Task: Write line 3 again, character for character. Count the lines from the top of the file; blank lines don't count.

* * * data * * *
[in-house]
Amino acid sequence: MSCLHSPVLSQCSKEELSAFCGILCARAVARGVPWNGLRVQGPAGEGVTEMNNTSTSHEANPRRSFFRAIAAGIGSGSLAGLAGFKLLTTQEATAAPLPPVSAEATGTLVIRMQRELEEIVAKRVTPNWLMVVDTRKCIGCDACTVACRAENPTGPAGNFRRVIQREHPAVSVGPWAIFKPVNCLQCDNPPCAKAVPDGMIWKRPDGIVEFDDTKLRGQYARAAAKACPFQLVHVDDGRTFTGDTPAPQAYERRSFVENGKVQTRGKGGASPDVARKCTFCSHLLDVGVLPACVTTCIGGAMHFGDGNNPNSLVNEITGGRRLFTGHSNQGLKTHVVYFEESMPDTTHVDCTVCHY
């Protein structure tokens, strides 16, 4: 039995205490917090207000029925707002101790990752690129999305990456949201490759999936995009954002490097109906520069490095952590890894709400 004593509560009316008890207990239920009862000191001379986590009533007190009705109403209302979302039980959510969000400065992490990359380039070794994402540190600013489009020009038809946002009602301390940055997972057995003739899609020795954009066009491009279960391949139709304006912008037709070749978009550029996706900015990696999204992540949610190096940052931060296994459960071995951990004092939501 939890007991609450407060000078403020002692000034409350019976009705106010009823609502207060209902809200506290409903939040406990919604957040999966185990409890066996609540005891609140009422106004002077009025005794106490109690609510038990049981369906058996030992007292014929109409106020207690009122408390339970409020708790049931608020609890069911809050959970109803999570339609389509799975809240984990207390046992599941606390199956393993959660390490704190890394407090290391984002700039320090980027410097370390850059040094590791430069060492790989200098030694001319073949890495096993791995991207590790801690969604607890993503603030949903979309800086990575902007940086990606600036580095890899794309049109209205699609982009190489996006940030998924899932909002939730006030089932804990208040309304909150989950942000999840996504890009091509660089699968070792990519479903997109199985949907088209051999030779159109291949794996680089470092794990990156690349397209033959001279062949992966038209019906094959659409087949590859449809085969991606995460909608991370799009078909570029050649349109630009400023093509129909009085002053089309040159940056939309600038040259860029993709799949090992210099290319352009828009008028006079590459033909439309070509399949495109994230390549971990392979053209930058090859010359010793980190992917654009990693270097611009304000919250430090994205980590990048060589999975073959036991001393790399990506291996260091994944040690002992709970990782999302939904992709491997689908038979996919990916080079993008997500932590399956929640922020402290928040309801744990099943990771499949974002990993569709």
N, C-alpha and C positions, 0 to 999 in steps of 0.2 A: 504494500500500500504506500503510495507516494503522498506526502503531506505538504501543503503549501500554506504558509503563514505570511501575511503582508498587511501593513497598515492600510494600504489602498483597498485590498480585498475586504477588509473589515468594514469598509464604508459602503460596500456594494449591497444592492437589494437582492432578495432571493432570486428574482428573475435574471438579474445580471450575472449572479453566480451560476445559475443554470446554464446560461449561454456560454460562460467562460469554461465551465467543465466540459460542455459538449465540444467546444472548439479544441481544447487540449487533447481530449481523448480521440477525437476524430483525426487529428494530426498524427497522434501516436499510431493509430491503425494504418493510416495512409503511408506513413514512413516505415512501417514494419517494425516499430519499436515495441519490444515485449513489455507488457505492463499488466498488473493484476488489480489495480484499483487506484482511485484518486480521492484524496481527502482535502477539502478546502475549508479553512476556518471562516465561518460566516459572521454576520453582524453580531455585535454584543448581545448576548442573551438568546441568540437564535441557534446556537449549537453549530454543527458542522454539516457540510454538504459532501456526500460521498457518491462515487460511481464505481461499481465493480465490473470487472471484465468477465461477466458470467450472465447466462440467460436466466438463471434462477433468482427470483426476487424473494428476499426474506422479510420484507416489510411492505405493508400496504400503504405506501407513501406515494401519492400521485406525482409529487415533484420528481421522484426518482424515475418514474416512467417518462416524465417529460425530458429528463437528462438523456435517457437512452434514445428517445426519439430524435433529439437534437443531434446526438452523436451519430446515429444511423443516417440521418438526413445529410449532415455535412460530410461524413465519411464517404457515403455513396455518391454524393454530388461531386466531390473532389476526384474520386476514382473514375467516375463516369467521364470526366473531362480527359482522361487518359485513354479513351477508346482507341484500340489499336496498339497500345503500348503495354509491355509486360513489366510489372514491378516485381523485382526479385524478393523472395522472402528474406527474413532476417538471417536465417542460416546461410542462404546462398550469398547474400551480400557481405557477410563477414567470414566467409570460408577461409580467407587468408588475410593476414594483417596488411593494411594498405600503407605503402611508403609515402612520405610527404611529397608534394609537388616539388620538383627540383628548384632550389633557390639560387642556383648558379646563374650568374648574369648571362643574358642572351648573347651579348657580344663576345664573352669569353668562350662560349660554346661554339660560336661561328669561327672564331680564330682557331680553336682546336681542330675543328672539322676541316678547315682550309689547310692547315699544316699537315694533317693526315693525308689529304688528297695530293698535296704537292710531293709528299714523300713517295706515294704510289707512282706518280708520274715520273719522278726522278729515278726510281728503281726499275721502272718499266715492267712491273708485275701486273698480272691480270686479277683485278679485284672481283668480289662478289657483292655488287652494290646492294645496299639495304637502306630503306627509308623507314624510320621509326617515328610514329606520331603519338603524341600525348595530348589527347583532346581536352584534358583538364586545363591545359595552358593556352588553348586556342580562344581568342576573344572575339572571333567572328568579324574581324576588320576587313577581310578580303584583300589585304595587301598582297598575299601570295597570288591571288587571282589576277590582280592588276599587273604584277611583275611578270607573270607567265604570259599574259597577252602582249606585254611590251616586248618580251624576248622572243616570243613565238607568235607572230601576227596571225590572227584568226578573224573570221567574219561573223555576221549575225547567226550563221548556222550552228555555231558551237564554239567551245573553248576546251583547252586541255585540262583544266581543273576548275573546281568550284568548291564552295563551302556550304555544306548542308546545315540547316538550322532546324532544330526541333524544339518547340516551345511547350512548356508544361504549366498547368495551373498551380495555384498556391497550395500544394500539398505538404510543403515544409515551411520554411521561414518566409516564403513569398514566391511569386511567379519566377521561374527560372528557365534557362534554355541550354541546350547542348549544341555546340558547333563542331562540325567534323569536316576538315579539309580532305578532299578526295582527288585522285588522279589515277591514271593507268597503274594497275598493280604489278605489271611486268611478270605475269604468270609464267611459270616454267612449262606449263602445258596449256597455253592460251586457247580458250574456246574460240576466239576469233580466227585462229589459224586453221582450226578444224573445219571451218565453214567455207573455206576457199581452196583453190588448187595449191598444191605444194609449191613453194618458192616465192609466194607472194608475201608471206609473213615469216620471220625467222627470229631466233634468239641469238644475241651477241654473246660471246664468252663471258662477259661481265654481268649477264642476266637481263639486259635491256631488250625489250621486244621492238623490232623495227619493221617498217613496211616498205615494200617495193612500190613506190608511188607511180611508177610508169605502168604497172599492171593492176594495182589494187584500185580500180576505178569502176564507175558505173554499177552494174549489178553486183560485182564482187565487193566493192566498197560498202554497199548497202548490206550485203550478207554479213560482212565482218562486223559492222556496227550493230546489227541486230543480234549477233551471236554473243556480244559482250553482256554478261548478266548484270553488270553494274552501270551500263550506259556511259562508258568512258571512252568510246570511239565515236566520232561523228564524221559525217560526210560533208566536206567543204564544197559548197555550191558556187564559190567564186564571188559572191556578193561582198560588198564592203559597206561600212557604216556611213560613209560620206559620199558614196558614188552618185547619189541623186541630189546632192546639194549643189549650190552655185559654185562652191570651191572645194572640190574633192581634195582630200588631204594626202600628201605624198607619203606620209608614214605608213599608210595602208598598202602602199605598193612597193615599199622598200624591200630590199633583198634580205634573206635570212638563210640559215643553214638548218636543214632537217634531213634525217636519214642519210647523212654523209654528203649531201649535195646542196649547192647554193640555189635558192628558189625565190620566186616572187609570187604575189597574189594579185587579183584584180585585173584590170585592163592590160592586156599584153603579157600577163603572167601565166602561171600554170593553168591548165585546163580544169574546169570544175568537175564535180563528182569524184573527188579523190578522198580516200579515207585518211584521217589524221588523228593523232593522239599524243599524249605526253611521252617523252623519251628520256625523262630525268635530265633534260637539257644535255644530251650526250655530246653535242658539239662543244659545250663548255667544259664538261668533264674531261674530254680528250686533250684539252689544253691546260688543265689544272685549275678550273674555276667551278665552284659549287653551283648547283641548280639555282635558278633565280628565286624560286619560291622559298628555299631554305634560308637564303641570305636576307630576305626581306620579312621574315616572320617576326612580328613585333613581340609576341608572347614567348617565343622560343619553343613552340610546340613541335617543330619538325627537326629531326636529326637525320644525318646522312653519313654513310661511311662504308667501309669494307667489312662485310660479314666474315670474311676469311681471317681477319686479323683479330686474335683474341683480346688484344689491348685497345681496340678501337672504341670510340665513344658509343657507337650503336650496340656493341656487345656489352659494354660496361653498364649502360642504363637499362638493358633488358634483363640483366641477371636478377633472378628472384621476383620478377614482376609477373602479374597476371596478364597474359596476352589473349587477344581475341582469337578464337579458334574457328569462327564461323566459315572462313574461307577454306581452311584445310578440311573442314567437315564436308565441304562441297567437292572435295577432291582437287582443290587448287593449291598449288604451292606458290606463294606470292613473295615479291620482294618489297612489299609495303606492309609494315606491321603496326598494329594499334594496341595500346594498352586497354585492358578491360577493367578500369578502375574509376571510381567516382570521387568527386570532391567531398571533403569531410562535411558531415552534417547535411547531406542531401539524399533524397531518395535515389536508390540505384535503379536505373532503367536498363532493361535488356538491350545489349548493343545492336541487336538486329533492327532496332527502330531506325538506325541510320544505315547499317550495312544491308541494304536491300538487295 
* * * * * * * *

């Protein structure tokens, strides 16, 4: 039995205490917090207000029925707002101790990752690129999305990456949201490759999936995009954002490097109906520069490095952590890894709400 004593509560009316008890207990239920009862000191001379986590009533007190009705109403209302979302039980959510969000400065992490990359380039070794994402540190600013489009020009038809946002009602301390940055997972057995003739899609020795954009066009491009279960391949139709304006912008037709070749978009550029996706900015990696999204992540949610190096940052931060296994459960071995951990004092939501 939890007991609450407060000078403020002692000034409350019976009705106010009823609502207060209902809200506290409903939040406990919604957040999966185990409890066996609540005891609140009422106004002077009025005794106490109690609510038990049981369906058996030992007292014929109409106020207690009122408390339970409020708790049931608020609890069911809050959970109803999570339609389509799975809240984990207390046992599941606390199956393993959660390490704190890394407090290391984002700039320090980027410097370390850059040094590791430069060492790989200098030694001319073949890495096993791995991207590790801690969604607890993503603030949903979309800086990575902007940086990606600036580095890899794309049109209205699609982009190489996006940030998924899932909002939730006030089932804990208040309304909150989950942000999840996504890009091509660089699968070792990519479903997109199985949907088209051999030779159109291949794996680089470092794990990156690349397209033959001279062949992966038209019906094959659409087949590859449809085969991606995460909608991370799009078909570029050649349109630009400023093509129909009085002053089309040159940056939309600038040259860029993709799949090992210099290319352009828009008028006079590459033909439309070509399949495109994230390549971990392979053209930058090859010359010793980190992917654009990693270097611009304000919250430090994205980590990048060589999975073959036991001393790399990506291996260091994944040690002992709970990782999302939904992709491997689908038979996919990916080079993008997500932590399956929640922020402290928040309801744990099943990771499949974002990993569709």